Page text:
As part of that process, Beth Tzedec worked with Ron Wolfson, a professor of education at American Jewish University, and a frequent consultant for synagogues. He is perhaps best known for his 2013 book Relational Judaism, and for his Synagogue 2000 project, which he started in 1995 with Rabbi Larry Hoffman. (It was renamed Synagogue 3000 for the current millennium.)
Wolfson sees his work as changing the way Jewish organizations relate to their members. He believes the old paradigms from the 20th century, which he calls transactional, are beginning to crumble.
“I pay dues to a synagogue and what do I get back? I get High Holiday seats, I get a religious school, bar mitzvah for my kids, I get a rabbi on call when I need the rabbi. But when I don’t need the rabbi, or I don’t need the religious school, or I don’t need the bar and bat mitzvah… what’s the value of my engagement as a member of a congregation if it’s just that? If it’s just ‘dues equals engagement.’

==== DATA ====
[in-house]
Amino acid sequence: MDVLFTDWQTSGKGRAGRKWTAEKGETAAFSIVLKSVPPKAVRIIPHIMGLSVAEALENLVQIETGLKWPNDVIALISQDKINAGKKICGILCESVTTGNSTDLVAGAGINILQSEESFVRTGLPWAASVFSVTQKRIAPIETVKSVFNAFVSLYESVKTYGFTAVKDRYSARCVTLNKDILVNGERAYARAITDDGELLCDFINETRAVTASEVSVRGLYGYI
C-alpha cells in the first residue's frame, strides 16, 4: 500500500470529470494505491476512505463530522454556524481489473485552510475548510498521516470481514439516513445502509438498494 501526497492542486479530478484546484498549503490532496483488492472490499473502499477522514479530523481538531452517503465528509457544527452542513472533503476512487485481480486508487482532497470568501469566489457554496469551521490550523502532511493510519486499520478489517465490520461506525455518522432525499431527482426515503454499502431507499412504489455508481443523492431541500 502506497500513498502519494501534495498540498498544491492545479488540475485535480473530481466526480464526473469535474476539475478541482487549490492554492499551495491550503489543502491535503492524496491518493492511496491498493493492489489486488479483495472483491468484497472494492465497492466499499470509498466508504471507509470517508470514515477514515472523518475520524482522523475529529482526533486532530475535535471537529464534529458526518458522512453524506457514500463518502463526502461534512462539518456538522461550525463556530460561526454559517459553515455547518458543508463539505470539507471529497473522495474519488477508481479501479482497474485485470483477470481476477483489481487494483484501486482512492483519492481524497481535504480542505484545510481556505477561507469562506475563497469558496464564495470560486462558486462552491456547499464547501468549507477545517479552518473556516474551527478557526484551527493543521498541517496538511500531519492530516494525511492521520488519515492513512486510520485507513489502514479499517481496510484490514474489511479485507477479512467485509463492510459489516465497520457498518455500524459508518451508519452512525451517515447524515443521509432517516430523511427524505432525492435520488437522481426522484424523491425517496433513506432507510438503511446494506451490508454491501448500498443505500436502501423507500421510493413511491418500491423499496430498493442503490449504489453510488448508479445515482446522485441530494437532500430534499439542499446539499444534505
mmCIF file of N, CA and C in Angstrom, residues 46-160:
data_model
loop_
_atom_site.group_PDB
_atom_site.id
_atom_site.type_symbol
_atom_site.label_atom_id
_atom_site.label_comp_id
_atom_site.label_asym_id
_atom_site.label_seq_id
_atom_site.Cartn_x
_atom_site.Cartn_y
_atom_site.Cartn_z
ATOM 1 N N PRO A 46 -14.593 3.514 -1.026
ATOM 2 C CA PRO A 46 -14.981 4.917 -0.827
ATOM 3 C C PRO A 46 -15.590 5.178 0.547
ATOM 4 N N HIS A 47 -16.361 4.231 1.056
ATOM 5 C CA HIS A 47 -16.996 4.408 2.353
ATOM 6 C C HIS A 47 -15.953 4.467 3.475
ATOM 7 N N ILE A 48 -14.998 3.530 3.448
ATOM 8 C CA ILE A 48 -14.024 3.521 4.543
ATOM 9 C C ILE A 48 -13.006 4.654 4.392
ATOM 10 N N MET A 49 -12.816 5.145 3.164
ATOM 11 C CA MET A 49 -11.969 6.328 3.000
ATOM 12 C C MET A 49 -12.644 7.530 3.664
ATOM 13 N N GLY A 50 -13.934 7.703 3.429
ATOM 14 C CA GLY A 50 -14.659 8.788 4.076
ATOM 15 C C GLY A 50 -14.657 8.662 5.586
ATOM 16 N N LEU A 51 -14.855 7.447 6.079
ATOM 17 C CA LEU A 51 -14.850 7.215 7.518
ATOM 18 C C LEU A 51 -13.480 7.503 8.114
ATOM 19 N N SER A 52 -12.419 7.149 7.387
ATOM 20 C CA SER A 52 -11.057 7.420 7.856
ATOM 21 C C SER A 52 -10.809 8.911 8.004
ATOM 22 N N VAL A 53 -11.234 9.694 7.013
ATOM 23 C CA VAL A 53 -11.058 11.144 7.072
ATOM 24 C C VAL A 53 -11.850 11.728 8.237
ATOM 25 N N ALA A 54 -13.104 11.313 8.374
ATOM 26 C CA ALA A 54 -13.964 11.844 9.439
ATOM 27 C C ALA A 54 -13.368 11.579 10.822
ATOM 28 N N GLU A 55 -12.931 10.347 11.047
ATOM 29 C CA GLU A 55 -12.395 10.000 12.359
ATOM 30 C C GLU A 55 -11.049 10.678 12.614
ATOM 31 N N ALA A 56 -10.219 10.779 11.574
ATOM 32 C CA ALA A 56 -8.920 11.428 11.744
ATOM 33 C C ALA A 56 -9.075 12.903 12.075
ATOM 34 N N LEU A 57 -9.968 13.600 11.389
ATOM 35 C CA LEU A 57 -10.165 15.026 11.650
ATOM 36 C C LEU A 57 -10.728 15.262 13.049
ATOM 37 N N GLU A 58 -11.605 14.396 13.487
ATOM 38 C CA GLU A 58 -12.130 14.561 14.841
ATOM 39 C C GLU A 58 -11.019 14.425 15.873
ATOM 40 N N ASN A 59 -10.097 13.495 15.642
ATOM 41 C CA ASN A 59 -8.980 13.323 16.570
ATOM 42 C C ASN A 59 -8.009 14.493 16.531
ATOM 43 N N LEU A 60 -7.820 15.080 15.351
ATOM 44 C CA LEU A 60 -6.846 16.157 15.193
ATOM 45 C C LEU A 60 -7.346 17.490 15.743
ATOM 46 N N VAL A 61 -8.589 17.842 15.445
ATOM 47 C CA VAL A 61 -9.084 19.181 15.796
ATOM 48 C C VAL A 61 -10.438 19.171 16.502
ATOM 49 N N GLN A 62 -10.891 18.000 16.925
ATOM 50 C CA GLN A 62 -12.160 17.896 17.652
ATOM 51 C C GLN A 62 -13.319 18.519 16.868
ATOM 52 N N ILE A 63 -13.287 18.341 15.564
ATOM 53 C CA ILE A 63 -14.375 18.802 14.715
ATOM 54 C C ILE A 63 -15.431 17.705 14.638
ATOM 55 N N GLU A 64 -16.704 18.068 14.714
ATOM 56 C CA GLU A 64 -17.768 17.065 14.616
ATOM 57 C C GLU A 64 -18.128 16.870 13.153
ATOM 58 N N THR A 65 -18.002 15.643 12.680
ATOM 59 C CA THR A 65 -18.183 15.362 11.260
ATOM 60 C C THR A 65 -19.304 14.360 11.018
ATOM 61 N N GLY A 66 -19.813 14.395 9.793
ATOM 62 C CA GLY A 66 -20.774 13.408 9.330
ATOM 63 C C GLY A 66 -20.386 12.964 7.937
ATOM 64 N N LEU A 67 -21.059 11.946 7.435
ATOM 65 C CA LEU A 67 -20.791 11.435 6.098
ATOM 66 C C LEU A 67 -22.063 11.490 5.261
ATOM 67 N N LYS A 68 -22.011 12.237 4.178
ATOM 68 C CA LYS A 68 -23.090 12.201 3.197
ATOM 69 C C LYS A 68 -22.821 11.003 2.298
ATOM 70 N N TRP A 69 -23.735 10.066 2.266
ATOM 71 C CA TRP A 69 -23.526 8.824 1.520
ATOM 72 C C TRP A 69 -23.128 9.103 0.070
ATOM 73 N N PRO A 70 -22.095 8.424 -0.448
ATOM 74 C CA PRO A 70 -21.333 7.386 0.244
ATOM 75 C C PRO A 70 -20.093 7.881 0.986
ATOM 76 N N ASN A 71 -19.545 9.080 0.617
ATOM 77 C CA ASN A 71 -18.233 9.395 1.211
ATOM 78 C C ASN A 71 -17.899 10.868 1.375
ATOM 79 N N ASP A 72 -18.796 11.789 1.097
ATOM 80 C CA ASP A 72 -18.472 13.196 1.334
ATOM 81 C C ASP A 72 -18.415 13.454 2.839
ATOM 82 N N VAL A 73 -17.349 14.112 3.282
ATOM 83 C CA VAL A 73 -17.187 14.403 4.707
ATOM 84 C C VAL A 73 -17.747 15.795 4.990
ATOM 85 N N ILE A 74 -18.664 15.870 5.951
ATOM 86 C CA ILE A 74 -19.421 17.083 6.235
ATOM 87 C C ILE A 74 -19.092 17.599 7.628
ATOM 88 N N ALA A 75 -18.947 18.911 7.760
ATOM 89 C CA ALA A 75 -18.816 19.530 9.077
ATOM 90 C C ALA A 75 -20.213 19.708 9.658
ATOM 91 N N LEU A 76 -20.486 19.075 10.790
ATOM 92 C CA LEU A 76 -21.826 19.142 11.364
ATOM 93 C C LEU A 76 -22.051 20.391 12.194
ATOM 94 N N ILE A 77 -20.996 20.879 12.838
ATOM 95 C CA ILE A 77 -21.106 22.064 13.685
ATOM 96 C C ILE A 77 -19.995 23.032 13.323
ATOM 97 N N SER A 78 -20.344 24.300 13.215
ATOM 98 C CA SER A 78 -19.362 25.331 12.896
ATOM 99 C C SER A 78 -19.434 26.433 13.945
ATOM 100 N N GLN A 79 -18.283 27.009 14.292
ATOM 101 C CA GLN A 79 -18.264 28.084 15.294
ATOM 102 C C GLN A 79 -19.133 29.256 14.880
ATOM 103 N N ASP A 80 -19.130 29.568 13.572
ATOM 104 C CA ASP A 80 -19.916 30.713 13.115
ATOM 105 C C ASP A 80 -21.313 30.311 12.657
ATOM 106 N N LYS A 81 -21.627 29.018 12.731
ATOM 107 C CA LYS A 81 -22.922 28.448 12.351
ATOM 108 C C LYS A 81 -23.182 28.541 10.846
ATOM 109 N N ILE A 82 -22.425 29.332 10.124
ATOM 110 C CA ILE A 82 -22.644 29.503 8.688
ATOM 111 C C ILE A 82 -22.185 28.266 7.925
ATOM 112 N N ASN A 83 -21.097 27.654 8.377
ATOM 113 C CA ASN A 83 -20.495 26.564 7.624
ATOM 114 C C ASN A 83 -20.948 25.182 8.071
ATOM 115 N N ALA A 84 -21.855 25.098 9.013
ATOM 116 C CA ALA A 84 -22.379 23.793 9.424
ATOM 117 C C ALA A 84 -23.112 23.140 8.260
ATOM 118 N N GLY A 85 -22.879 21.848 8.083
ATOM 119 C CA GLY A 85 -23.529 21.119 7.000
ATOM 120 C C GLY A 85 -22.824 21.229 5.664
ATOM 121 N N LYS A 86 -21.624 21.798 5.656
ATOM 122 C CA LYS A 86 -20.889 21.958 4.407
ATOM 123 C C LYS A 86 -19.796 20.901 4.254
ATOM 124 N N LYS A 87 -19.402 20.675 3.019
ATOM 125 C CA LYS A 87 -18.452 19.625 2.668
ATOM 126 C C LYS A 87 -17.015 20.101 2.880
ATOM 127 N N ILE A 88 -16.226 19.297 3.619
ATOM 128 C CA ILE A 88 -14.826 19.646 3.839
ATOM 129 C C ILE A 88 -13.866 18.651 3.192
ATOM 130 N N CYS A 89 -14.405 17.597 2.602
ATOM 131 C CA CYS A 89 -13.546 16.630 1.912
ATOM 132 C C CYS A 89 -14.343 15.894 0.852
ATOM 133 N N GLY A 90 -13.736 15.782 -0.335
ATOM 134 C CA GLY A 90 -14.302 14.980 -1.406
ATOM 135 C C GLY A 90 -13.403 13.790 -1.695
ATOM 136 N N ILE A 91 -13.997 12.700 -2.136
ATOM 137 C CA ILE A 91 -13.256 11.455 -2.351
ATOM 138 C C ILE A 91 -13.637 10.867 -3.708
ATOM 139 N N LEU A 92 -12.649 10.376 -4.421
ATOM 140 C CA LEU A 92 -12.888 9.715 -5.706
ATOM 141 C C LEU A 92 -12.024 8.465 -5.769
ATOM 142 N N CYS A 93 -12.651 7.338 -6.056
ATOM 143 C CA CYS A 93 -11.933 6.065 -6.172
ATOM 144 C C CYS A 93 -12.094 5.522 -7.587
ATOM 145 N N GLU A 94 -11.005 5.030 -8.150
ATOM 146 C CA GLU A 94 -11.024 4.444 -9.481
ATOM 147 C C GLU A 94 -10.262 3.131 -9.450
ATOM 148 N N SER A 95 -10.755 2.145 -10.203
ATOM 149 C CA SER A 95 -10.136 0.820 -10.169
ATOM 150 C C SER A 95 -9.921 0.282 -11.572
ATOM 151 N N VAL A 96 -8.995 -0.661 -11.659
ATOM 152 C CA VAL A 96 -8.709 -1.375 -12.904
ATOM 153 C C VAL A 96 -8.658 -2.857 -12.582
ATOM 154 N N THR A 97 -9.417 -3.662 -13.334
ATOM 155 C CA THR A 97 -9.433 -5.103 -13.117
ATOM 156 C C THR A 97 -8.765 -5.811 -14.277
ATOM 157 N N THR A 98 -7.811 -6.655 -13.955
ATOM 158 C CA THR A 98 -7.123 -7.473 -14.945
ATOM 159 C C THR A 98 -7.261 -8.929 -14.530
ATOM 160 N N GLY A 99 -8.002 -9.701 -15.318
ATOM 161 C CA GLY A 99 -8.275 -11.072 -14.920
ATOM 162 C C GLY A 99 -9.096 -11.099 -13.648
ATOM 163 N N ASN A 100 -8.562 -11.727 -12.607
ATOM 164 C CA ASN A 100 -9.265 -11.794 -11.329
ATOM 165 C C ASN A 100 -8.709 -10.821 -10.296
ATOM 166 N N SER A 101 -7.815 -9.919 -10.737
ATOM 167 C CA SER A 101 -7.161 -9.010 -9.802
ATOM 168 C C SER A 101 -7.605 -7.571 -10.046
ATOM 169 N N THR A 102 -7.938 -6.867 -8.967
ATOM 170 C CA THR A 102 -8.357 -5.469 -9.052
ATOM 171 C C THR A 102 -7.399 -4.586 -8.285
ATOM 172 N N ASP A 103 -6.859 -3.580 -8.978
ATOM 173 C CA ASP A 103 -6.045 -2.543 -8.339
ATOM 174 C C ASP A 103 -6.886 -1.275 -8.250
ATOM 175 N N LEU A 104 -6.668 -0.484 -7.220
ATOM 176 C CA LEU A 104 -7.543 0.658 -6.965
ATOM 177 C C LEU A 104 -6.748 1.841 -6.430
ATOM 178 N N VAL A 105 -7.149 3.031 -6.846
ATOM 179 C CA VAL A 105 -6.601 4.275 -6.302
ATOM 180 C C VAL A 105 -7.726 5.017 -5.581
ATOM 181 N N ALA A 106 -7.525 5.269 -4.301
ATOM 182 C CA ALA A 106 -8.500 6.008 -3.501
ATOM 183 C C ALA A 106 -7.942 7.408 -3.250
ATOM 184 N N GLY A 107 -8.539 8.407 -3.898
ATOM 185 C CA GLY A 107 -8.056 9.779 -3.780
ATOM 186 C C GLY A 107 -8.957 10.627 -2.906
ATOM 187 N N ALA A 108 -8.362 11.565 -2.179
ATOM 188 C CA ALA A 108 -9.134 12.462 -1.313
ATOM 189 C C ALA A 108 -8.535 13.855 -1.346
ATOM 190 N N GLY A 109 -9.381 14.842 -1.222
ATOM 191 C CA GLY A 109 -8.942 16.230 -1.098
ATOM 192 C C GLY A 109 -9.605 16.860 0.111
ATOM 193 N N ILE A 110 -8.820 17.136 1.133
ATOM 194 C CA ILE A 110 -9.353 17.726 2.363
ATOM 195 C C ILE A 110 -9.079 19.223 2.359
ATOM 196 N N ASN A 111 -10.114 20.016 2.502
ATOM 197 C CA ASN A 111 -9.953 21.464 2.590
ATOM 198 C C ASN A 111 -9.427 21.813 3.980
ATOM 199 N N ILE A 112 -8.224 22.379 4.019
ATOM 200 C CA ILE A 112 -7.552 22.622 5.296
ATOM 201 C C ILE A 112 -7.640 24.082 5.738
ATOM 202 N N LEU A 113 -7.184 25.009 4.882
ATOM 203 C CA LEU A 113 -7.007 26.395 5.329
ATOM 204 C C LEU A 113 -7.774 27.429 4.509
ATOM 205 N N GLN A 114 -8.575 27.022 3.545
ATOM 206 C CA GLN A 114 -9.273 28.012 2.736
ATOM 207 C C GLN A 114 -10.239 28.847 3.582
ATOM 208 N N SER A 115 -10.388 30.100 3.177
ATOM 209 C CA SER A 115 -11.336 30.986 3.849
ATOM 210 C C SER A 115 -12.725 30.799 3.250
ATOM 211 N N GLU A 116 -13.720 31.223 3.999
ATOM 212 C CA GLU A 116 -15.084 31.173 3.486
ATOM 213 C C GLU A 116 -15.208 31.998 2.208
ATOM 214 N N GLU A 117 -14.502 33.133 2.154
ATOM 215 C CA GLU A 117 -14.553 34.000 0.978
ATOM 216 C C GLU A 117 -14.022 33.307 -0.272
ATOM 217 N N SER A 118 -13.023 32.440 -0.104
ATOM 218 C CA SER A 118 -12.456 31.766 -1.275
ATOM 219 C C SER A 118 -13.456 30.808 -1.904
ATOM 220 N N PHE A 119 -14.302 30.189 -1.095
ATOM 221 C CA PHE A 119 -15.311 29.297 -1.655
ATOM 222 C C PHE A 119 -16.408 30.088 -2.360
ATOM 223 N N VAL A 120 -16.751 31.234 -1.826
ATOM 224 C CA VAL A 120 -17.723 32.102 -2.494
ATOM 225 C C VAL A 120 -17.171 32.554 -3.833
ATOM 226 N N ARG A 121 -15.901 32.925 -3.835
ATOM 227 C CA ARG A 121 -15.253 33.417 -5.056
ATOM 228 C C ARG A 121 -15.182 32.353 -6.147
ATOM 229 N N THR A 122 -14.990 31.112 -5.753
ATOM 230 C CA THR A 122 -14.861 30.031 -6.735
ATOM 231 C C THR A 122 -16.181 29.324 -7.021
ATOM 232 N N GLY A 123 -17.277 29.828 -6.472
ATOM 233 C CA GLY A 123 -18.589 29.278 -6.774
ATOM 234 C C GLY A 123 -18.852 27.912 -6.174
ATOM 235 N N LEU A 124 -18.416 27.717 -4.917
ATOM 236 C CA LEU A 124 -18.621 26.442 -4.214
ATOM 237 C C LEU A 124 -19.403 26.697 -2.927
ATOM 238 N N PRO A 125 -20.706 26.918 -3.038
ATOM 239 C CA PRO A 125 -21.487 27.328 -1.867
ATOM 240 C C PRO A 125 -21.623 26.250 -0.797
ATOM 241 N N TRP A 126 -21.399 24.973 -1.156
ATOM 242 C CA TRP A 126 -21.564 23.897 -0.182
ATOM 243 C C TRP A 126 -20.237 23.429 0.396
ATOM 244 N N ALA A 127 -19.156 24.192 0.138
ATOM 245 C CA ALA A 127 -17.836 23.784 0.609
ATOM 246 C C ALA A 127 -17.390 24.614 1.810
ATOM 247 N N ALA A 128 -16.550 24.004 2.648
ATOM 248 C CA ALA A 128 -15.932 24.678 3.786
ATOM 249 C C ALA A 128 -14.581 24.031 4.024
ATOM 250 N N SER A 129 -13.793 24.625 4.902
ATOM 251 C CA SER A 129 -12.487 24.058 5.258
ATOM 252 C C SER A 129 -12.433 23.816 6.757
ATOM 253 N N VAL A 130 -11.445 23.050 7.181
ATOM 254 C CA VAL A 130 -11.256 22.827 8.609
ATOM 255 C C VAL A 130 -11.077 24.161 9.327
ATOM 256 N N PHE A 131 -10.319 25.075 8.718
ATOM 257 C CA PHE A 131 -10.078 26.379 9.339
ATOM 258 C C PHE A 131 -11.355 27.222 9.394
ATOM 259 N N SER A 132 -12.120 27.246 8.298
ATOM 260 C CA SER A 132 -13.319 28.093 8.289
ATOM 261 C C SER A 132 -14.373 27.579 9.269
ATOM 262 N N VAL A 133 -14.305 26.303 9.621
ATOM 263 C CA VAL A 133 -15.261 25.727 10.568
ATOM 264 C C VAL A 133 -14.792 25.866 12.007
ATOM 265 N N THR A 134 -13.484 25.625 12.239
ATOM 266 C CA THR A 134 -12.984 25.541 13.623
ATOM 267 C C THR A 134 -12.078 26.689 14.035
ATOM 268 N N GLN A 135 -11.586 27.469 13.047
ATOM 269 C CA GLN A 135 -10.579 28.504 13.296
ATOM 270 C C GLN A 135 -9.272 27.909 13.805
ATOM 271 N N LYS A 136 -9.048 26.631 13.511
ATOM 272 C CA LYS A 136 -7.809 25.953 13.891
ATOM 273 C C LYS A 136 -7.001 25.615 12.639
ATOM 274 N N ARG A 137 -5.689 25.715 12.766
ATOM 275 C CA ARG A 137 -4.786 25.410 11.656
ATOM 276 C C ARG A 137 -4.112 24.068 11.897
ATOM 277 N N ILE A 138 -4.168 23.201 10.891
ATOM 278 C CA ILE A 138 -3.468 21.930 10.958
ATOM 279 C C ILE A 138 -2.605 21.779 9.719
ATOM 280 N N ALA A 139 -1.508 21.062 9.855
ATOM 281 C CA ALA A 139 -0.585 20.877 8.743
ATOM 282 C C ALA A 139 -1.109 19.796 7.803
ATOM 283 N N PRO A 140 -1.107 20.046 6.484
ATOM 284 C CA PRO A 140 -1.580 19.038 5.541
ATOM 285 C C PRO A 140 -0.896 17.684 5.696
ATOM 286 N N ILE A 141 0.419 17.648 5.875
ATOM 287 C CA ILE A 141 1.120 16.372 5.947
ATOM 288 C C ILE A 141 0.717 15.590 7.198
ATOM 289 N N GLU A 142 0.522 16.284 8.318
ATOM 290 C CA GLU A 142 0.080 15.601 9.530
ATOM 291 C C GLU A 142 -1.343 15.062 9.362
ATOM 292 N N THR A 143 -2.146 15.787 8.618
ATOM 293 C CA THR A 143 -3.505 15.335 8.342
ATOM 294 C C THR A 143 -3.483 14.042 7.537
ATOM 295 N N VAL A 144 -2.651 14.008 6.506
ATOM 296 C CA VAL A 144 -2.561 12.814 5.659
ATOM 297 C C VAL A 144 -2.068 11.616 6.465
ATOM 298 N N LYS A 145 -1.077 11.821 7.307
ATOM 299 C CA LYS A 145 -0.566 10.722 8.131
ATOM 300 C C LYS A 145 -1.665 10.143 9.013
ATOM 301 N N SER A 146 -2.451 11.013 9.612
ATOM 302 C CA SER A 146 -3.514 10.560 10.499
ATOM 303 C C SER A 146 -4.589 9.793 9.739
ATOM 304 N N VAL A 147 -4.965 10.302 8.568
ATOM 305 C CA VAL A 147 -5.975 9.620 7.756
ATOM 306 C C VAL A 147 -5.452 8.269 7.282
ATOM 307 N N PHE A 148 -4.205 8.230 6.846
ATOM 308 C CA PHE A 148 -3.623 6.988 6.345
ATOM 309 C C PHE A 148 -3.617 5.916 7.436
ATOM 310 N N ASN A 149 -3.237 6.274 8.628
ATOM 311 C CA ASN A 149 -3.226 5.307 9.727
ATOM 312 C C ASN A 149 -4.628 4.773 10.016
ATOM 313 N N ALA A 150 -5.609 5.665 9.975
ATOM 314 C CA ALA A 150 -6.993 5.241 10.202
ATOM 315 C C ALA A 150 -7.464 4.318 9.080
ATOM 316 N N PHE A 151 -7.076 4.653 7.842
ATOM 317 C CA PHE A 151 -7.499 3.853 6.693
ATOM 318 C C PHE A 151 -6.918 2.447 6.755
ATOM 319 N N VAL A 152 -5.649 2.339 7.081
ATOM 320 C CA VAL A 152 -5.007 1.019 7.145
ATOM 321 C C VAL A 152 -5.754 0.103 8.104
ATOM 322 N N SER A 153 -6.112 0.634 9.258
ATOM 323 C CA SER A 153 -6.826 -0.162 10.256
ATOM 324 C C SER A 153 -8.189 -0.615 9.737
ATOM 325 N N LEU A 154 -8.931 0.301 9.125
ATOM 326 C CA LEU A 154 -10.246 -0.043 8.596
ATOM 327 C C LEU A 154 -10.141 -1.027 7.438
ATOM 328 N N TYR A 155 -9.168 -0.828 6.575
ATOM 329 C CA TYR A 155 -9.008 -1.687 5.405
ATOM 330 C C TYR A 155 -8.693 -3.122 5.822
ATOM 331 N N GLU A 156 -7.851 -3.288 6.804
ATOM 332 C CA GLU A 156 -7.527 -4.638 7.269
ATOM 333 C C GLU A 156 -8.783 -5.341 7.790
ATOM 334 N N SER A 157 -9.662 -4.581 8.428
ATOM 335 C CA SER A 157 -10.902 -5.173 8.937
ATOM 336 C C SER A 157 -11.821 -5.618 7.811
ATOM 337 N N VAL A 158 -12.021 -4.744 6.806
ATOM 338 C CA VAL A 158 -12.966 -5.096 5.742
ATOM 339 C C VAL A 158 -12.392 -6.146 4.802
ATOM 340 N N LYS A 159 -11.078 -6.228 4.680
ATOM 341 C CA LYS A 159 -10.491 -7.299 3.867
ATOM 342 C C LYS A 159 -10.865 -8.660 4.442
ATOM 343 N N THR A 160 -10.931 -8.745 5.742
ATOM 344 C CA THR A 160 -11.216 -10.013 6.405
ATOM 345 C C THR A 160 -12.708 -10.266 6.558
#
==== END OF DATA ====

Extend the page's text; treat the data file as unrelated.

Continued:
“Well, guess what? Dues does not equal engagement. Relationships equals engagement. So my tagline in that work is, ‘it’s all about relationships.’”
Surprisingly for a professor of Jewish education, Wolfson has focused a lot of his research on megachurches. To him, they excel in all the areas where the traditional transactional paradigm is weakest. They have no membership dues, yet thrive experientially—and, more importantly, they thrive financially.